The Reckoning is Now

The Insurrection of January 6 brought shock to our country like we have not seen since 9/11 when planes crashed into the World Trade Center and the Pentagon. Many of us watched in horror as armed militias stormed our American Capitol building shouting death threats at Vice-president Mike Pence and Speaker of the House Nancy Pelosi. I’m convinced that with another few minutes, they would have carried out their ugly intentions and the destruction to our Republic would have been beyond what we could ever imagine. As it is, the death and destruction was brutal and intentional.

What came to mind earlier today was a reflection on a time 1,600 years ago–a pivotal moment in Christian and world history. In 410AD, Rome was sacked and nearly destroyed. The seat of world power for over 800 years had been breached by a people nominally under Roman governance, much like what happened when the seat of American and even world power was breeched by a group of citizens so alienated from the rest of us that they are willing to believe conspiracy fantasies about our recent election despite no concrete evidence that would stand in a court of law.

Augustine was not in Rome at the time, though he certainly spent a lot of time in his early life in that great city. When he heard the reports brought to him in North Africa where he was serving as a Christian Bishop and overseeing congregations under his pastoral care, I can only imagine what he felt. The world as he had known it for all of his life was coming undone. I wonder if Augustine could even imagine a world without Rome at its center, just like I cannot imagine a world without our American Republic. Fortunately, Augustine went on to do some of his best theological work after those events, as seen in his magnum opus, The City of God. I wonder where are the Augustine’s that will guide us in the coming years?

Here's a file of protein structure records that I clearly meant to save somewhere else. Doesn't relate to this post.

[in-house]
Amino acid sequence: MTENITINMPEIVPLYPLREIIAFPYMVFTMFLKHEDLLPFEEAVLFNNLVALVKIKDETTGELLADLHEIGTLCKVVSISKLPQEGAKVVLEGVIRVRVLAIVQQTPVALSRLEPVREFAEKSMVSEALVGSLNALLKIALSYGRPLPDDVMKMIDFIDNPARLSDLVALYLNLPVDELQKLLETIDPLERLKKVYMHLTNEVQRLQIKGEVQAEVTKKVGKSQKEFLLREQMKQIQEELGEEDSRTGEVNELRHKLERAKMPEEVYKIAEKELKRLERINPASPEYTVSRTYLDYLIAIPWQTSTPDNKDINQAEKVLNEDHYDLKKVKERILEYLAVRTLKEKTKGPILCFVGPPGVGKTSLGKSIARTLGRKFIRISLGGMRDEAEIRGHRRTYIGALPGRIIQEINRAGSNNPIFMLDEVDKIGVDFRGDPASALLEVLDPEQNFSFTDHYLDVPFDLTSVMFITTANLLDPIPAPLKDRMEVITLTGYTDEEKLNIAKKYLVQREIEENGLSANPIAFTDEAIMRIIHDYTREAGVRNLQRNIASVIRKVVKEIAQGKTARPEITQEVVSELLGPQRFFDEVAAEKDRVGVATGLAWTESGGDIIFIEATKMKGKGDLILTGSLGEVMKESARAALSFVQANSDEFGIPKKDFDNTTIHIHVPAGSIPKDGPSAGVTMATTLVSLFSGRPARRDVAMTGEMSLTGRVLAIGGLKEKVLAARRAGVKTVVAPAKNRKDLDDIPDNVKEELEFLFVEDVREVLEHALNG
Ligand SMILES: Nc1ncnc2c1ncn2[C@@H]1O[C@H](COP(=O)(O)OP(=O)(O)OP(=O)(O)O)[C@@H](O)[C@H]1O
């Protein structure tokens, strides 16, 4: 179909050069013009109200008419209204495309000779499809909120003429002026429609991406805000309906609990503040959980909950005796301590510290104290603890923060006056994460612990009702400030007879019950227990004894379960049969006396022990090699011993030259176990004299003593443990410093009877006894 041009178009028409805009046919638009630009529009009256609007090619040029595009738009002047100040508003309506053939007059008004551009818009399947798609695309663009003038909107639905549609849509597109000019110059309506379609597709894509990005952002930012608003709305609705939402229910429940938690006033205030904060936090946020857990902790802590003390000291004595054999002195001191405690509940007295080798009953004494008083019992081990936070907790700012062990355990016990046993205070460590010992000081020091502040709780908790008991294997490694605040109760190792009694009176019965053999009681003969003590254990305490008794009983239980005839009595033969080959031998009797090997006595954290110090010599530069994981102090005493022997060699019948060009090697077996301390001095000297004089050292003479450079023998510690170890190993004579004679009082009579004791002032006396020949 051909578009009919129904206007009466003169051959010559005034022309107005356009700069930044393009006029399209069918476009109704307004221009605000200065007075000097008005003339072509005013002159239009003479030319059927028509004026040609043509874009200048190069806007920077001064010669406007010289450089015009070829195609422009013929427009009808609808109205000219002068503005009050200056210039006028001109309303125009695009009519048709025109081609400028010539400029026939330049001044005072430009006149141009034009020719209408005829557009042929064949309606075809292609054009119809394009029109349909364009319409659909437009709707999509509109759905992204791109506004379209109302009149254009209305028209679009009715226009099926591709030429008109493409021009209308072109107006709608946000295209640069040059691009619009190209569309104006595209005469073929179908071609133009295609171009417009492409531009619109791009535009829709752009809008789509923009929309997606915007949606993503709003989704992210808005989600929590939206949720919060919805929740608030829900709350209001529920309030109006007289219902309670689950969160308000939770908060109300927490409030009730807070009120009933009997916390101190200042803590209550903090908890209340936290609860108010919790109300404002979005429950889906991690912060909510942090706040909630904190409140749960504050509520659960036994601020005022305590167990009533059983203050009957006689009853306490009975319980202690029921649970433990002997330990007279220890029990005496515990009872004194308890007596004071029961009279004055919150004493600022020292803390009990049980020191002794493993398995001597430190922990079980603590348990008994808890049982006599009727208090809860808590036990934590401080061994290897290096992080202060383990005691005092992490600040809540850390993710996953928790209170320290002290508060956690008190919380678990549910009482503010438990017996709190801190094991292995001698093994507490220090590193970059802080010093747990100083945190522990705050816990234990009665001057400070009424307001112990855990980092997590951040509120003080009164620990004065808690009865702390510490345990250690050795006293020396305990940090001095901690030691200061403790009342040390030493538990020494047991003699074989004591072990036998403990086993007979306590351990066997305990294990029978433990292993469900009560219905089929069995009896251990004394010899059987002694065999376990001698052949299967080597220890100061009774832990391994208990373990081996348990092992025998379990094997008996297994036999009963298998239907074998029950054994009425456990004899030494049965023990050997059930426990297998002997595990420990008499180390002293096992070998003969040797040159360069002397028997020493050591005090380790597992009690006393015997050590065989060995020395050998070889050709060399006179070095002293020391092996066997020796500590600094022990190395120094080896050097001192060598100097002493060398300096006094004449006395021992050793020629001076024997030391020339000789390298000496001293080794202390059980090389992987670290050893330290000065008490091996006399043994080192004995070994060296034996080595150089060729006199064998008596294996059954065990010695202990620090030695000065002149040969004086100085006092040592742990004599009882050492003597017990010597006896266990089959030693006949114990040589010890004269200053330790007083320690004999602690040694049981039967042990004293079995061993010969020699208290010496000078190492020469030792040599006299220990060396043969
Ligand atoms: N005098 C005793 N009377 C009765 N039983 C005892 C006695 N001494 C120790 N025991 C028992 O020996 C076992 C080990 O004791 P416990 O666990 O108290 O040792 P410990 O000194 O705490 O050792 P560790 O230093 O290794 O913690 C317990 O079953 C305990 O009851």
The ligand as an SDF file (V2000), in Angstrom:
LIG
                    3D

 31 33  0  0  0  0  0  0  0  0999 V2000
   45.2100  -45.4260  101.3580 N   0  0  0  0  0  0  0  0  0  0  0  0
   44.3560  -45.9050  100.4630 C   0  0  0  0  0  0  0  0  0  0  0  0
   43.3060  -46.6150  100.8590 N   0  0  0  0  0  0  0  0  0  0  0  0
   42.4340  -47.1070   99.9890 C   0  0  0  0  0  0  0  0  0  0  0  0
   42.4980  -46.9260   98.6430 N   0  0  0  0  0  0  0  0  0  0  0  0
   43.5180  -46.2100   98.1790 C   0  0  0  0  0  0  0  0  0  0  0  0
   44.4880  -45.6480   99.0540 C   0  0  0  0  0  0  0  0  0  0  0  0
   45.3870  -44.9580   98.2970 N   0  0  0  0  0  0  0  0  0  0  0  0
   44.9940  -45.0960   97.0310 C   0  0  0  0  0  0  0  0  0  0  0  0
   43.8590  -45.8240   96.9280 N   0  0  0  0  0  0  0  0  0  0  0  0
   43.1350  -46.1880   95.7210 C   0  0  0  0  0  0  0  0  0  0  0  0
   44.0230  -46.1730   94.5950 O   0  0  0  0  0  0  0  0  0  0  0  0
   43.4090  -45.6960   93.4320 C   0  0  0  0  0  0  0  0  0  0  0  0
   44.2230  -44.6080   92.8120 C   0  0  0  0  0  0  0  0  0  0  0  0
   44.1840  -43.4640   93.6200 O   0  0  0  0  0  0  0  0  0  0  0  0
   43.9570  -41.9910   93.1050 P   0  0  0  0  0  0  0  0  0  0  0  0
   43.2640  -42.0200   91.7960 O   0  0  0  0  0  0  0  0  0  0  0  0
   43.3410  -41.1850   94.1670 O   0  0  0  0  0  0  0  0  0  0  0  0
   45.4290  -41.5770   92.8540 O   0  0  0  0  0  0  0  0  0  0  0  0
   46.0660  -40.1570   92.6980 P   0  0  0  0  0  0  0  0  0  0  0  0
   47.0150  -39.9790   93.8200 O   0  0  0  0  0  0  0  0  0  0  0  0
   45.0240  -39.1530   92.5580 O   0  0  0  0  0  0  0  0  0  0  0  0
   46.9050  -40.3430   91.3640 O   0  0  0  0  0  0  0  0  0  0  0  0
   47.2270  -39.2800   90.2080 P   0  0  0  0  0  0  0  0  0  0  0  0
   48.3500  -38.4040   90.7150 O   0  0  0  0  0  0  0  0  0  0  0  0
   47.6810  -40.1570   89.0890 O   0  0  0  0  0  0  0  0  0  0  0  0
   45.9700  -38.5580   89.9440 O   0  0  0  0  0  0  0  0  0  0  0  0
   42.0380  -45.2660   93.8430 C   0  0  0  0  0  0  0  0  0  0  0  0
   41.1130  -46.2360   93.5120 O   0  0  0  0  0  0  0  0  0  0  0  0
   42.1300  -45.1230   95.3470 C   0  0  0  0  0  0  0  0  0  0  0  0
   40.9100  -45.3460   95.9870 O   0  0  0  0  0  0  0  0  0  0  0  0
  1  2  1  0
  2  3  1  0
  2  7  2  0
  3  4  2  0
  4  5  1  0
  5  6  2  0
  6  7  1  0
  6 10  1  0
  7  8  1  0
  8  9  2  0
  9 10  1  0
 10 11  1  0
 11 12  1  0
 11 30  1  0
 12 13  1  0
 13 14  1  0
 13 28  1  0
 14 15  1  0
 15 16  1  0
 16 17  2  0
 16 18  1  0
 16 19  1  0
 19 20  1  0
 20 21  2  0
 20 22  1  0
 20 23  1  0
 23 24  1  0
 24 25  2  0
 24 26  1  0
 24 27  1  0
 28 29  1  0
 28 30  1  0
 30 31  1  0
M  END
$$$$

Even more, I wonder about American Christianity, especially its evangelical variety. What is emerging from the Capitol Insurrection of January 6 is an ugly picture of many who claim to be Christians like you and me participating in the storming of our Capitol, and even some pastors and leaders who claim evangelical Christianity on hand for the events. Christian music blared from the speakers. Bible verses written on large picket signs. Christian flags and large crosses throughout the crowd. A few weeks earlier there had been a so-called “Jericho March” in the capital with Christian Nationalist rhetoric so bizarre that some evangelicals warned of “a form of fanaticism that can lead to deadly violence.”

The writer and lawyer David French put it bluntly. “I would bet that most of my readers would instantly label the exact same event Islamic terrorism if Islamic symbols filled the crowd, if Islamic music played in the loudspeakers, and if members of the crowd shouted “Allahu Akbar” as they charged the Capitol.

“If that happened conservative Christians would erupt in volcanic anger. We’d turn to the Muslim community and cry out, “Do something about this!” How do I know we’d respond in that manner? Because that’s what we’ve done, year after year, before and after 9/11.”